Sunday 29 January 2023 Dublin: 5°C
# big issues
Kearney is a World Cup starter and more talking points from Ireland's loss
England ruled the skies and bossed the breakdown, while Ireland showed signs of their game plan.

IRELAND WERE BEATEN 21-13 by England at Twickenham in their final World Cup warm-up clash. Read our match report here.

England rule in the air

It was clear from early in the game that Ireland were keen to gain territory through their usually effective kicking game, but England ruled under the high ball at Twickenham this afternoon.

Mike Brown and Brad Barritt with Jared Payne Dan Sheridan / INPHO Dan Sheridan / INPHO / INPHO

Though the likes of Dave Kearney had impressive one-off catches, the Mike Brown-led English dealt with Ireland’s kicking game superbly. The ever-improving Jonny May was excellent in covering the backfield too whenever Ireland looked for distance on kicks.

The chase from Joe Schmidt’s side was uncharacteristically poor, as they failed to hit the exacting standards the Kiwi places on them to get off the ground and disrupt. Brown consistently dismantled the danger.

Another concern was when Ireland kicked the ball, particularly on exits. England seemed to dictate the terms and when Schmidt’s side might have used an extra phase to get chasers on their feet, they instead kicked from weak positions and put themselves under pressure as England bounced back.

First-half failings

The loss of the aerial battle was only one element of a desperately poor first half from Ireland in which the error count was off the charts. Dropped passes constantly stunted attempts to regain momentum, while ball carriers had little impact on the gainline.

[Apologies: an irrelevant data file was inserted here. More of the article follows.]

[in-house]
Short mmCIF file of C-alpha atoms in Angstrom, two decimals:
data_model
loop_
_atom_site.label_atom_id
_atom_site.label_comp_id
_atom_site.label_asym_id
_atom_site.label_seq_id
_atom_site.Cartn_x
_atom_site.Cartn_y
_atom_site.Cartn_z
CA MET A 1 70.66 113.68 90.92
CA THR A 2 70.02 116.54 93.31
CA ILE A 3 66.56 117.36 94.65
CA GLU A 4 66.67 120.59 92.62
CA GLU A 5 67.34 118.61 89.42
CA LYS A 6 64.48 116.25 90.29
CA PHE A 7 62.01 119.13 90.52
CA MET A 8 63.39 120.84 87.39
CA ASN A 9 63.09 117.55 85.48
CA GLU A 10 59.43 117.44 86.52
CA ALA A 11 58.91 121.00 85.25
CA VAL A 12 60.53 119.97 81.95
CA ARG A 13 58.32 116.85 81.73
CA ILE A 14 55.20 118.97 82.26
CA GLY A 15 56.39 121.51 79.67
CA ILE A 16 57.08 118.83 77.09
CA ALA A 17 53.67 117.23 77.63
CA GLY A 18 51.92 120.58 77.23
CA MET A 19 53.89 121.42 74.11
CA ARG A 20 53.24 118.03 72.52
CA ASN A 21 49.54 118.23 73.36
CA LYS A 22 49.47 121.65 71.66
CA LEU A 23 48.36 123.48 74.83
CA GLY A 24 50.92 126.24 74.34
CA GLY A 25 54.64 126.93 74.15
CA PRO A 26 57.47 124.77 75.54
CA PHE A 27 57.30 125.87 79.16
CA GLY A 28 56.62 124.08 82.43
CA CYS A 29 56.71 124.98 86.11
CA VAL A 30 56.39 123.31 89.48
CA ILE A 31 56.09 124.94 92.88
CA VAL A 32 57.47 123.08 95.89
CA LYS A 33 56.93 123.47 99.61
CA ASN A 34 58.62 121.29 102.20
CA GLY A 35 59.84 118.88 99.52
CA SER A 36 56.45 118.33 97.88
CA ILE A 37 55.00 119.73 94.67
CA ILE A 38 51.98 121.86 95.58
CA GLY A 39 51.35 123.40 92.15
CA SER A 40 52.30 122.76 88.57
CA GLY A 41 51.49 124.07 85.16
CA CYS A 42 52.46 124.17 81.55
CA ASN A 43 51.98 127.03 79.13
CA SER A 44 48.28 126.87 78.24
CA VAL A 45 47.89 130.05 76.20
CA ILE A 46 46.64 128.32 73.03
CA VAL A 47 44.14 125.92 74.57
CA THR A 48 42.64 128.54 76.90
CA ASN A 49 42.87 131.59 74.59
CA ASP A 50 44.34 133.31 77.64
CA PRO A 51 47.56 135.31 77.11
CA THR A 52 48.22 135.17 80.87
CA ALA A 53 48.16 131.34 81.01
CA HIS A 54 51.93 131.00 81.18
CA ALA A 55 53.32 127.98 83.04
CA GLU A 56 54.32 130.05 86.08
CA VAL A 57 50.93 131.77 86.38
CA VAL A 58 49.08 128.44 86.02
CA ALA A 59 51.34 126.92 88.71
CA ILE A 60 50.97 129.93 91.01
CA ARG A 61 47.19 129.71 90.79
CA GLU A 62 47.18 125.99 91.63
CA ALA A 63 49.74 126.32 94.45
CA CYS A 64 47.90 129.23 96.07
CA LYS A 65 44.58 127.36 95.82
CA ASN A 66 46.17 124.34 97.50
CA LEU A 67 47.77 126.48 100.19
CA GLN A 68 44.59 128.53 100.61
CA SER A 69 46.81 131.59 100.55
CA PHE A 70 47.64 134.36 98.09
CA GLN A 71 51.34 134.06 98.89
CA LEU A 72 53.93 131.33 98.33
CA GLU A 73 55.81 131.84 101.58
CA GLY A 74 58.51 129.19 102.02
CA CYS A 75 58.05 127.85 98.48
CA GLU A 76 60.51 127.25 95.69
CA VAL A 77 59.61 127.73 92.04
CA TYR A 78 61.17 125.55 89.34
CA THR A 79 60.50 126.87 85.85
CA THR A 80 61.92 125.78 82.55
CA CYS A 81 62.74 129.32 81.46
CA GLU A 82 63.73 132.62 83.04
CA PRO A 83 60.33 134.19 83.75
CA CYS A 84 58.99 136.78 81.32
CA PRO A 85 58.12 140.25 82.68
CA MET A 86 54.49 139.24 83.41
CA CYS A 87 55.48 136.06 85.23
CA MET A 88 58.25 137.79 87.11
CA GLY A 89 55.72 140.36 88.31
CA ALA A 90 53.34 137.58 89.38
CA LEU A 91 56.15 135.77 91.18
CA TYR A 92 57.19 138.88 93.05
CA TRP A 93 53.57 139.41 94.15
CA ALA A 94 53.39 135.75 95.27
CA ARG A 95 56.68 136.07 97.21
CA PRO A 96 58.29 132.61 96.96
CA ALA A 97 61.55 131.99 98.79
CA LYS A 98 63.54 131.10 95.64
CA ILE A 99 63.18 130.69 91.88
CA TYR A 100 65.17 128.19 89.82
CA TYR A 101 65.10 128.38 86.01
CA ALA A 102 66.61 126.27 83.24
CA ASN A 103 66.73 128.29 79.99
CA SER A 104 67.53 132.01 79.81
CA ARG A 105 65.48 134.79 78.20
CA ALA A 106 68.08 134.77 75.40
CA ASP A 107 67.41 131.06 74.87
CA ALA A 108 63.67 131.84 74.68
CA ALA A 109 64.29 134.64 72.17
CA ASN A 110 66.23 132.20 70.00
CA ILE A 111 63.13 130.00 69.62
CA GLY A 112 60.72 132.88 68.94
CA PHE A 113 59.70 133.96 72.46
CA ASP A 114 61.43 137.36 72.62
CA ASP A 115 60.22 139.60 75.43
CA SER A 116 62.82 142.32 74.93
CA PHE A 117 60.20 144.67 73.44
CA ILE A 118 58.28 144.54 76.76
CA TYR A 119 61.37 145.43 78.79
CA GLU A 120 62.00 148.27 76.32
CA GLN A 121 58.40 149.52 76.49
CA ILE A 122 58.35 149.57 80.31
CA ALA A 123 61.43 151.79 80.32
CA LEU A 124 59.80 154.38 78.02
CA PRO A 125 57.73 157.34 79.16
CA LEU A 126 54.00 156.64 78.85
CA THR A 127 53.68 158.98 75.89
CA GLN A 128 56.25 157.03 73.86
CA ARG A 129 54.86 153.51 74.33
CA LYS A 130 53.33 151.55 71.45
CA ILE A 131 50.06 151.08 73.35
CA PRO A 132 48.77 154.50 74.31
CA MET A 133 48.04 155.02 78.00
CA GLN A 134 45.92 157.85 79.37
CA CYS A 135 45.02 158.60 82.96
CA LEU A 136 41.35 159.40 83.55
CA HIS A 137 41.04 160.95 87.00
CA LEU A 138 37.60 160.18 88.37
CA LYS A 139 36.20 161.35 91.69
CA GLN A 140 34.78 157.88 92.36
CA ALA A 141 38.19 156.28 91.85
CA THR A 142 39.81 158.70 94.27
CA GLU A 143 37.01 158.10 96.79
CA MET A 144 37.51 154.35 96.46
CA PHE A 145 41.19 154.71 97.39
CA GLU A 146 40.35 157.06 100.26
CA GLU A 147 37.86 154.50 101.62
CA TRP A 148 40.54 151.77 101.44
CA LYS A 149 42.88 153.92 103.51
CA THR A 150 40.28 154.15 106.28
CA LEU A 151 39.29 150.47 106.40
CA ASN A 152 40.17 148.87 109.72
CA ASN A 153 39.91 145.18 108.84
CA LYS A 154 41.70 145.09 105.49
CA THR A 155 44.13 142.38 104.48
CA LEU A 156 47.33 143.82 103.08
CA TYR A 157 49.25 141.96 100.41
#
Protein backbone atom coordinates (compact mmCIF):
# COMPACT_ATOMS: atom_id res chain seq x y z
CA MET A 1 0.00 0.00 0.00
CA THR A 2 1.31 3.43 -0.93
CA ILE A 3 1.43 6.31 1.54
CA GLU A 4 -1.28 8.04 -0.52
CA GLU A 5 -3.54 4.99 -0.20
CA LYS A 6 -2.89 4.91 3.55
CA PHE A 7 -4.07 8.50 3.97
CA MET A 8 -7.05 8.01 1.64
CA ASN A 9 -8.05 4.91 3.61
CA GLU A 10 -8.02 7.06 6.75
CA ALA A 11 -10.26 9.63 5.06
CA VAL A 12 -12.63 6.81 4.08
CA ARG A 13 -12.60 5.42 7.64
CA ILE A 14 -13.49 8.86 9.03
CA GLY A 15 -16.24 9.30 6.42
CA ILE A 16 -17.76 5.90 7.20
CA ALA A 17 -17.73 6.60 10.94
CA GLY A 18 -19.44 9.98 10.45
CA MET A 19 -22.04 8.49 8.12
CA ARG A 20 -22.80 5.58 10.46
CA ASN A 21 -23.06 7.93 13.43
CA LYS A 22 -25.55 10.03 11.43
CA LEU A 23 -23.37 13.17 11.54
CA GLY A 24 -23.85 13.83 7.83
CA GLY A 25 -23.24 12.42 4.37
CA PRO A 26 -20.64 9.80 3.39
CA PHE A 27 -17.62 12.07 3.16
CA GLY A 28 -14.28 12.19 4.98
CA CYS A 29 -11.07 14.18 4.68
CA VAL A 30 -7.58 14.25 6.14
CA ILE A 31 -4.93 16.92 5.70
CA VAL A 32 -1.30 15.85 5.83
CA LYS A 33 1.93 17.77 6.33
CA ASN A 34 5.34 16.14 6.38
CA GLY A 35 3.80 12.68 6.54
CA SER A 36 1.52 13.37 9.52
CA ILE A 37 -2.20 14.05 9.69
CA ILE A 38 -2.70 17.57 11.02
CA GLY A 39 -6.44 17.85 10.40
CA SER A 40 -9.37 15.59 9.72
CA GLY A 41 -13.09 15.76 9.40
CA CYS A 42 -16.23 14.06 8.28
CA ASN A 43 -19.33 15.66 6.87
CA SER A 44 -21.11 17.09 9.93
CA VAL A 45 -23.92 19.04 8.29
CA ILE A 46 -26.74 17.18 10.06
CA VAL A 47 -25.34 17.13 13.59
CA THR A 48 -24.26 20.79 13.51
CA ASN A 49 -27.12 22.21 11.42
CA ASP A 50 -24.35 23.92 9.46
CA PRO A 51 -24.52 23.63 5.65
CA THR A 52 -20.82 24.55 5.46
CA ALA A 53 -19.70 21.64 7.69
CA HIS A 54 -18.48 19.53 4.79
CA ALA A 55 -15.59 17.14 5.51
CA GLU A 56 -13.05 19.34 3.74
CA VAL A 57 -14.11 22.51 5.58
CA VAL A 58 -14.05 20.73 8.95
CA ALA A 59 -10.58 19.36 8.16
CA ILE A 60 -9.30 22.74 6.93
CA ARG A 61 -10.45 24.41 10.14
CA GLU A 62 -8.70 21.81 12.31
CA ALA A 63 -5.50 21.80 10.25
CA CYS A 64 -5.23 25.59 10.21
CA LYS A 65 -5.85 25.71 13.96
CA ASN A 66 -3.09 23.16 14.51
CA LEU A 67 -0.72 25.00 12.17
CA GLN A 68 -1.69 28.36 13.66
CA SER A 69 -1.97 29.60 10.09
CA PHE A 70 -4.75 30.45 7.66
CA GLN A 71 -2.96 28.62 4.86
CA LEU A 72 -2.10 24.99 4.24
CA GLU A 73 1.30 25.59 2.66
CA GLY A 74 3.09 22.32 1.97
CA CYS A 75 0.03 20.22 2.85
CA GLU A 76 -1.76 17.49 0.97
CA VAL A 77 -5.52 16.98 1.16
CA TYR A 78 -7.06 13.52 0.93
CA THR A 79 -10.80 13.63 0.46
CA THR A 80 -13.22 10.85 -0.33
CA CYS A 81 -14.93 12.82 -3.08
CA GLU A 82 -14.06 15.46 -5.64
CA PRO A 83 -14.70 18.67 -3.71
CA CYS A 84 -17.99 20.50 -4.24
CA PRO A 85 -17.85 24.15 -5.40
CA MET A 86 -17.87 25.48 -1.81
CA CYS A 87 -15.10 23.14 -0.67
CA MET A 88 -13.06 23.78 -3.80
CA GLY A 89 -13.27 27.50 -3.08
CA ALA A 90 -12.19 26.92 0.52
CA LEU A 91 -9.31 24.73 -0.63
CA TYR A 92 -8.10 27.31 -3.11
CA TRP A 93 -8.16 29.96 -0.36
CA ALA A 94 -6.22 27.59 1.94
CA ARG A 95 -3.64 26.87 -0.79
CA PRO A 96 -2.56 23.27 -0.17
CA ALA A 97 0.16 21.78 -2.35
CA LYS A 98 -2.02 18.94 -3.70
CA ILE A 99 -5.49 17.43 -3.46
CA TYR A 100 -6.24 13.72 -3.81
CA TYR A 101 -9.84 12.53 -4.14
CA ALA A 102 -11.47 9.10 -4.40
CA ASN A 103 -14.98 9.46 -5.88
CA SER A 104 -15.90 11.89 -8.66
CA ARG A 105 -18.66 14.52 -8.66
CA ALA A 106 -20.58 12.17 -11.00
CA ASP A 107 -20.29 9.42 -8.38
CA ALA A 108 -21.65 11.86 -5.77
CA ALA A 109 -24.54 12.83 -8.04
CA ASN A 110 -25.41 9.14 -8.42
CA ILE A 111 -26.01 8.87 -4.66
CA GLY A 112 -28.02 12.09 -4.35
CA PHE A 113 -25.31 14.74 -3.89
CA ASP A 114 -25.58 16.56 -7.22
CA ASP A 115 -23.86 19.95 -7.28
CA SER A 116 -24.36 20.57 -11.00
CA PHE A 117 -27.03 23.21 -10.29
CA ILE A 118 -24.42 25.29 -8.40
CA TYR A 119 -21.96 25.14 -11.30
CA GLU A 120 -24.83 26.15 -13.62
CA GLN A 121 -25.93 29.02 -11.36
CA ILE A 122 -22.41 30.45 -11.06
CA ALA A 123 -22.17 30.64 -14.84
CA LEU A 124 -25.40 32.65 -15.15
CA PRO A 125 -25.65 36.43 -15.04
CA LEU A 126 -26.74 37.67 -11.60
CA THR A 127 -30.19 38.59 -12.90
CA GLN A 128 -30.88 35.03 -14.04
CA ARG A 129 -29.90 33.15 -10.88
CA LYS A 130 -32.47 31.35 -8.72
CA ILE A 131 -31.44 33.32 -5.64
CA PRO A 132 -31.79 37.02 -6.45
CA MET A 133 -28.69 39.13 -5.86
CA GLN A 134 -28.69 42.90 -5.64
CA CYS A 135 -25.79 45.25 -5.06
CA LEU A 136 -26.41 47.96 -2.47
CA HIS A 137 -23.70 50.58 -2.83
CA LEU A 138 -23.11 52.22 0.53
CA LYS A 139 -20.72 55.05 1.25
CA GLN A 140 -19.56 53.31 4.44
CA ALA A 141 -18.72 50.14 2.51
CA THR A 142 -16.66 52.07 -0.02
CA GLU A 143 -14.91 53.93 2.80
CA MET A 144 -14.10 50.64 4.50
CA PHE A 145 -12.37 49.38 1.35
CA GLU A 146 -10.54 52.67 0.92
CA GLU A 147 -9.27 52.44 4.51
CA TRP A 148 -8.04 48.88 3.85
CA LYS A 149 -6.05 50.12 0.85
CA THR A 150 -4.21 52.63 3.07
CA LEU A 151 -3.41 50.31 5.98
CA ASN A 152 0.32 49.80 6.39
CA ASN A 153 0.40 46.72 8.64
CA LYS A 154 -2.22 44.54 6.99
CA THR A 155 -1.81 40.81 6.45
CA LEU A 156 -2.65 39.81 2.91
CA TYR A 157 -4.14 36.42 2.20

Anthony Watson out jumps Simon Zebo to score a try Billy Stickland / INPHO Billy Stickland / INPHO / INPHO

Defensively, the same disjointedness we saw in the earlier warm-up games against Wales and Scotland was evident again. This may still be pre-season but with two weeks until the tournament begins, that was a concern.

Making the system errors even more telling were missed one-on-one tackles, though England deserve credit for giving their carriers chances to win those battles with good ruck speed and their clever rugby league-style diamond shape in phase attack.

To go into the break just 12-3 down was, in truth, a good return for Ireland based on their first-half display.

Ireland lose the breakdown

Perhaps the key issue again today, following on from last weekend’s defeat to Justin Tipuric and Wales in this area. England were ferocious at the breakdown in defence for the first 40 minute in particular, consistently slowing the Irish ball.

Jared Payne after the game Dan Sheridan / INPHO Dan Sheridan / INPHO / INPHO

That fed into the aforementioned lack of gainline impact from Ireland and Schmidt will have been hugely disappointed with some of the rucking from his players.

It’s a fine art, and even when Ireland vastly improved in this department after the break, there were moments when they had too many players in the ruck. Finding the balance is essential, but we can rest assured that Ireland have done so on numerous occasions in the past.